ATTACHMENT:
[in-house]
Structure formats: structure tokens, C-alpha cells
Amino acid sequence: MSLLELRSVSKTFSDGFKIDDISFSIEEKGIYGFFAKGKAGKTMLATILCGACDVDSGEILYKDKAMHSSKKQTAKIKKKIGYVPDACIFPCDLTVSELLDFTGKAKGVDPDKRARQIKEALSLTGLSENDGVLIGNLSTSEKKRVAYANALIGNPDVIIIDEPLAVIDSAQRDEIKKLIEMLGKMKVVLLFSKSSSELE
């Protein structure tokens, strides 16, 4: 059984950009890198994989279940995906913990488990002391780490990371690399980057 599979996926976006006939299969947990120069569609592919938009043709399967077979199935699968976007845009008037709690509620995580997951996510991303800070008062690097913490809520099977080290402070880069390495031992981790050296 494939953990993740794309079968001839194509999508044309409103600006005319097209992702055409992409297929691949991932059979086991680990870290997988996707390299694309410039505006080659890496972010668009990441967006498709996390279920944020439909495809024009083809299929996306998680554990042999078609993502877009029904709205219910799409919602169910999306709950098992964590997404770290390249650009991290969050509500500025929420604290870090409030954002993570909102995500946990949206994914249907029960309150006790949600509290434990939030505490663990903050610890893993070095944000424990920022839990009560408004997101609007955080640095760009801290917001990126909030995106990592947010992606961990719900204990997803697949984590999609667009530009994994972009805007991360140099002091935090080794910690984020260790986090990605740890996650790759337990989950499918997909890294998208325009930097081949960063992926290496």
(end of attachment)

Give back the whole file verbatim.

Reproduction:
[in-house]
Structure formats: structure tokens, C-alpha cells
Amino acid sequence: MSLLELRSVSKTFSDGFKIDDISFSIEEKGIYGFFAKGKAGKTMLATILCGACDVDSGEILYKDKAMHSSKKQTAKIKKKIGYVPDACIFPCDLTVSELLDFTGKAKGVDPDKRARQIKEALSLTGLSENDGVLIGNLSTSEKKRVAYANALIGNPDVIIIDEPLAVIDSAQRDEIKKLIEMLGKMKVVLLFSKSSSELE
């Protein structure tokens, strides 16, 4: 059984950009890198994989279940995906913990488990002391780490990371690399980057 599979996926976006006939299969947990120069569609592919938009043709399967077979199935699968976007845009008037709690509620995580997951996510991303800070008062690097913490809520099977080290402070880069390495031992981790050296 494939953990993740794309079968001839194509999508044309409103600006005319097209992702055409992409297929691949991932059979086991680990870290997988996707390299694309410039505006080659890496972010668009990441967006498709996390279920944020439909495809024009083809299929996306998680554990042999078609993502877009029904709205219910799409919602169910999306709950098992964590997404770290390249650009991290969050509500500025929420604290870090409030954002993570909102995500946990949206994914249907029960309150006790949600509290434990939030505490663990903050610890893993070095944000424990920022839990009560408004997101609007955080640095760009801290917001990126909030995106990592947010992606961990719900204990997803697949984590999609667009530009994994972009805007991360140099002091935090080794910690984020260790986090990605740890996650790759337990989950499918997909890294998208325009930097081949960063992926290496």